Class project brings live music to Privett Plaza

Editor’s note: James Salazar and Sammy Berlanga are students in Professor Kidd’s Popular Music and Communications class.

Uncle Chris performs uses their performance to get into the Halloween spirit. PHOTO BY JAMES SALAZAR/SAN FRANCISCO FOGHORN

The whistles of a $60 flute, the hefty thumps of a bass guitar, and the humming motor of a bubble machine. These were just a few of the sounds that filled Privett Plaza as media studies Professor Dorothy Kidd and her Popular Music and Communications class hosted a free concert on Oct. 28. The concert featured Uncle Chris, a three-piece student band formed at USF. The event was sponsored by the media studies department, while KUSF, the University’s online radio station, provided both the stage and equipment.

Prior to introducing Uncle Chris, the event’s emcee, Sammy Berlanga, warmed the crowd up by inviting them to do the wave. Berlanga noted that the event allowed the USF community to come together and share their love for music, and her words were met with rounds of cheers and applause. 

Uncle Chris, which is composed of vocalist Sue-Ling Kaiser, guitarist Patrick Madden, and bassist Alex Wolfert, serenaded audiences for an hour with their own hits and even a cover of Jefferson Airplane’s “Somebody to Love.” Wolfert said it “was cool to reconstruct a song [like that] and play it differently.”

Madden and Wolfert channeled their Halloween spirit by performing parts of their set in a horse mask and a swamp monster mask. Wolfert’s mask “was hiding a little bit of the fright” that came with returning to the stage, and he jokingly told the audience that he was rethinking his fashion choices as he was sweating profusely under his headgear. 

This gig was the latest in the band’s return to in-person performances, as their first comeback show was a jam session in Golden Gate Park. “We got a generator, got together with other bands we’ve played with, and set up in the middle of Golden Gate Park and just put on a little show,” said Kaiser. She noted that this performance was the band’s third time playing on campus.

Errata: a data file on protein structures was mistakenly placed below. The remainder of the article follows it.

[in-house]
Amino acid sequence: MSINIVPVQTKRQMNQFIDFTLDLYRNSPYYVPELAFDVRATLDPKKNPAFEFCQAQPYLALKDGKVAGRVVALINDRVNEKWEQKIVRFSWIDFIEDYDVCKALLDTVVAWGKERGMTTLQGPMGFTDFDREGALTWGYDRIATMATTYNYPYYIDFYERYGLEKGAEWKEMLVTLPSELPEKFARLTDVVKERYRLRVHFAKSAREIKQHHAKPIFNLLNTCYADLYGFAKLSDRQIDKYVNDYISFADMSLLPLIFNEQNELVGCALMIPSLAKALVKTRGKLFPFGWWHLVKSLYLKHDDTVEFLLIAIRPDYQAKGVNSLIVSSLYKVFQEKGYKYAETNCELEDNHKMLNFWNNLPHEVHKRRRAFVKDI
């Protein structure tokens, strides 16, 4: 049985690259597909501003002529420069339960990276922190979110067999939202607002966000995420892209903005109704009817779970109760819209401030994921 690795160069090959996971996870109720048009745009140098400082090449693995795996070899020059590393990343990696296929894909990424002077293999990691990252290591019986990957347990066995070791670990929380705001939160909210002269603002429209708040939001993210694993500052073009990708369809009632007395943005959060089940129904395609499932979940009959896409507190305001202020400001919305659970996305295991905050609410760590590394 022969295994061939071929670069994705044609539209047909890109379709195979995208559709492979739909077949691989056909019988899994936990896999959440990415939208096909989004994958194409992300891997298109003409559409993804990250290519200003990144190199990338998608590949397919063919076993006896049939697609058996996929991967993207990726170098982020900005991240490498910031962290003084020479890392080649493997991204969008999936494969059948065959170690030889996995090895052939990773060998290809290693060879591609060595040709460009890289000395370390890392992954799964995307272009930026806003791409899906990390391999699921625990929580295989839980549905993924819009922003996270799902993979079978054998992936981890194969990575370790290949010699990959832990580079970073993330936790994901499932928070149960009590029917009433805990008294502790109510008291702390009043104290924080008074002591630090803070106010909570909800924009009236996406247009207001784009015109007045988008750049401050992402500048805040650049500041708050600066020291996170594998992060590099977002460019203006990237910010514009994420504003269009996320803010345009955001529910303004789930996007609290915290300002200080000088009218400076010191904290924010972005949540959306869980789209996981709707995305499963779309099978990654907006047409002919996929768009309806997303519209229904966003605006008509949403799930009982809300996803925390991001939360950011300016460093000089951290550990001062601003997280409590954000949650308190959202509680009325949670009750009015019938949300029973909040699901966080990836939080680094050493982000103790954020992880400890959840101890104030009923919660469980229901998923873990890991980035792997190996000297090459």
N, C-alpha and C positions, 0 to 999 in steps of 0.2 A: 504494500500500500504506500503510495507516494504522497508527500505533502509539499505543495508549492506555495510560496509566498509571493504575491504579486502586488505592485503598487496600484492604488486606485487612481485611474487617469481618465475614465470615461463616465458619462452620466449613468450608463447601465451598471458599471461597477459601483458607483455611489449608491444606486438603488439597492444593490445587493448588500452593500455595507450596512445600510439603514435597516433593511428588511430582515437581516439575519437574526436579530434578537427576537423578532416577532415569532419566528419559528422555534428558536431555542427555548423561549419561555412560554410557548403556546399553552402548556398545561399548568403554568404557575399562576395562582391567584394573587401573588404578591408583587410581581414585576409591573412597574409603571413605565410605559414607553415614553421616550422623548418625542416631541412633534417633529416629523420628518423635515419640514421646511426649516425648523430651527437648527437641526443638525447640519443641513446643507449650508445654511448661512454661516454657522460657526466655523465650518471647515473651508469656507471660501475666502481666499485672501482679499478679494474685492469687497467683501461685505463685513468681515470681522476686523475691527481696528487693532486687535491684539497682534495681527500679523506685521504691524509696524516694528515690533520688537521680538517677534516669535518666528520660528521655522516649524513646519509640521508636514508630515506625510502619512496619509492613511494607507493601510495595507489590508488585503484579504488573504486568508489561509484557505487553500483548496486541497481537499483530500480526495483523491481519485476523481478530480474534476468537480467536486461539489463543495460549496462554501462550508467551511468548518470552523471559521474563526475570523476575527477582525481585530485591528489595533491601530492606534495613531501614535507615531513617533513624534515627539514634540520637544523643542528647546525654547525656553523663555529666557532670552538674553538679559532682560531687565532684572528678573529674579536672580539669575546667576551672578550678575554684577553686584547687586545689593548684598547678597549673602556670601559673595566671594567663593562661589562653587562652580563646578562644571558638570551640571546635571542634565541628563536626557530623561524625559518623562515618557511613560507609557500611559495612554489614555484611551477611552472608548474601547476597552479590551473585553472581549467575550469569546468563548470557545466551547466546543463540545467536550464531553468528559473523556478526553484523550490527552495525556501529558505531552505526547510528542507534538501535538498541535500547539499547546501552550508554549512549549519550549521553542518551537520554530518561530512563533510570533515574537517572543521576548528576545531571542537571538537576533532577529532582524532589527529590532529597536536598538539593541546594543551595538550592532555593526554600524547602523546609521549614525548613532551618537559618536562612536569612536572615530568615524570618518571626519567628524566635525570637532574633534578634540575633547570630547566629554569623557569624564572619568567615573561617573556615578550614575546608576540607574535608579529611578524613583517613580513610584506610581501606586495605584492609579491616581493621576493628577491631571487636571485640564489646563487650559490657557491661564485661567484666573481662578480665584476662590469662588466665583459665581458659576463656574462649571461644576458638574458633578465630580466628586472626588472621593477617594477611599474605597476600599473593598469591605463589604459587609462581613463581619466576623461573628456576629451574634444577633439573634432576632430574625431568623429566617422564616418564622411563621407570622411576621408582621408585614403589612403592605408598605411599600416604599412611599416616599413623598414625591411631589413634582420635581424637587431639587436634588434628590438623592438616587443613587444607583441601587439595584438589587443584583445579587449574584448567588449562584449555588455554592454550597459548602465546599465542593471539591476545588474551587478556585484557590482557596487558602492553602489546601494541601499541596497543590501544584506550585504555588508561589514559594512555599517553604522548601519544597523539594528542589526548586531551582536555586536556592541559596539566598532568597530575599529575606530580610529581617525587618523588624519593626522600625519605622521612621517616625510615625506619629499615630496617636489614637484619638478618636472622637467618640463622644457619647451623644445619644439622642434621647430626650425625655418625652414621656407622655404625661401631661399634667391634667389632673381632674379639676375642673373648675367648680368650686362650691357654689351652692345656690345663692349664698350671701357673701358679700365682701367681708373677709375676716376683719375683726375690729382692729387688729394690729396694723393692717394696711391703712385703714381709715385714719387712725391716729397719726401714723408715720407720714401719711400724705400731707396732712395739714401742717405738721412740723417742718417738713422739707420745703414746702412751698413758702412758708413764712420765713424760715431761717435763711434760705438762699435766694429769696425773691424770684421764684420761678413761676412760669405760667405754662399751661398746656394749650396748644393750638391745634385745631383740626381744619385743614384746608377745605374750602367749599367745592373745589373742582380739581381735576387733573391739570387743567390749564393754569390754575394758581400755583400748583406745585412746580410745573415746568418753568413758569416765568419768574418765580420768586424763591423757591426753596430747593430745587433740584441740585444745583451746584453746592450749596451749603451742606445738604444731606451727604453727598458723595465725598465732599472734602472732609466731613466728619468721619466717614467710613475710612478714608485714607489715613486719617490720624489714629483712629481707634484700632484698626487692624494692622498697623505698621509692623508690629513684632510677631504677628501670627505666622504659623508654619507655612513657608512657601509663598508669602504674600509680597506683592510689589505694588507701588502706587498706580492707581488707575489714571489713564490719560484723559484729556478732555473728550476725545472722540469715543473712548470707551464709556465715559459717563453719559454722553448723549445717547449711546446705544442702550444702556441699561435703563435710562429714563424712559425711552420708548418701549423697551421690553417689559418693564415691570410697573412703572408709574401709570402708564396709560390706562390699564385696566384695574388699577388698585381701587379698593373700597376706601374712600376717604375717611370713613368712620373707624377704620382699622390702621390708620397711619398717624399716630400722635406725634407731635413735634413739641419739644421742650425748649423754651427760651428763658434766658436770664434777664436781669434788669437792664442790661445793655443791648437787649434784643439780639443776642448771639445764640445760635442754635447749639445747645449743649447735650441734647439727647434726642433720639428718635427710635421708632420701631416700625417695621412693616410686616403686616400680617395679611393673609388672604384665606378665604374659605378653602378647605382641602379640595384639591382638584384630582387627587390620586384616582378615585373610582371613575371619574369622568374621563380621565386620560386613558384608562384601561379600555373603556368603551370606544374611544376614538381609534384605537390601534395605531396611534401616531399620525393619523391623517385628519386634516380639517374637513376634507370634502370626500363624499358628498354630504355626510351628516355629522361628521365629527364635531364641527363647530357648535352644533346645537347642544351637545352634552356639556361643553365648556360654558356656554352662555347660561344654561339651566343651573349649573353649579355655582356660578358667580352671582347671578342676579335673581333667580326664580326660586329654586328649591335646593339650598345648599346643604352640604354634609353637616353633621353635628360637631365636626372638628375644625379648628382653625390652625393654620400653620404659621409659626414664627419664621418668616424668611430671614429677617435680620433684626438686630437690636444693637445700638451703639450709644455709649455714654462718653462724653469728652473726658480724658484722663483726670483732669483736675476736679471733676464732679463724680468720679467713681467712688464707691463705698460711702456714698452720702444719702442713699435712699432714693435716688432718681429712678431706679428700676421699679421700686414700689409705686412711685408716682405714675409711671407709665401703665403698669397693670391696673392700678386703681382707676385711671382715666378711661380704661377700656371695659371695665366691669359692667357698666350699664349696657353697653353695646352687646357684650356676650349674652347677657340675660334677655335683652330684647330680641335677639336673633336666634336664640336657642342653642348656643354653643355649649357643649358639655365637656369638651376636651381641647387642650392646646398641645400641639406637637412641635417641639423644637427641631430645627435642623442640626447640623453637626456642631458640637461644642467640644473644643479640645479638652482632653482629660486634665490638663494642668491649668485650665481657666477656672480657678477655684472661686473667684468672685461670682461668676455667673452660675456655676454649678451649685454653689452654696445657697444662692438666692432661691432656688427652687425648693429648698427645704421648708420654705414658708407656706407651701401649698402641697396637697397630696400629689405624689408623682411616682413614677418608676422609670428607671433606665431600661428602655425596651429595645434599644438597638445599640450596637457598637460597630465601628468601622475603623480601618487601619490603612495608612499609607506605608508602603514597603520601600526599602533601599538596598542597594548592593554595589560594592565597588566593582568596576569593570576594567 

The group occasionally traded the role of lead vocalist among its members. Wolfert said that the group’s new stripped back, acoustic sound is “quite nerve wracking, I’m not gonna lie. Not having a big, rhythmic beast to be pumping you along behind you is definitely daunting.” He continued by saying, “Aside from that, it’s been fun. It’s been really intimate, and it’s been cool. We just have a lot of songs that we’re performing that have a bunch of weird tuning, so there’s a new kind of development we have to learn in terms of how we make transitions a little cleaner and stronger.”

In between songs, audience members were invited to a table in the back where they could make buttons with members of KUSF. Other tables had flyers which promoted the various minors and organizations offered within the department. Sophomore media studies major Ava Klubberud enjoyed the festivities and said, “I feel like USF doesn’t really have a lot of on-campus things during the day, so it’s cool to have one and actually be a part of it. I like music, and I’m having a good time. Plus there’s bubbles.”

As dead hour wound down, Uncle Chris thanked those in attendance for taking a break from their school day to come out and listen to their songs. Guitarist Madden, sans the horse mask, said, “I always like playing these kinds of free shows because it’s always kind of low stakes, and you get better by playing live.” He continued by saying, “It would be fun to see more of a music scene at USF.” 

Kidd echoed this sentiment and said, “I hope we can do more. KUSF does a lot of concerts, but it would be good to synergize our energies and bring it together. Also, it’s just a good learning experience for students to see how something like this is set up.” 

According to Kidd, the concert allowed students in her class to understand media by becoming their own producers, and it also gave student musicians an opportunity to showcase their talents. Kidd also said that the event was simply “a good thing to do during the day. To do something joyful and realize that what we’re doing, making culture, actually brings people together.”


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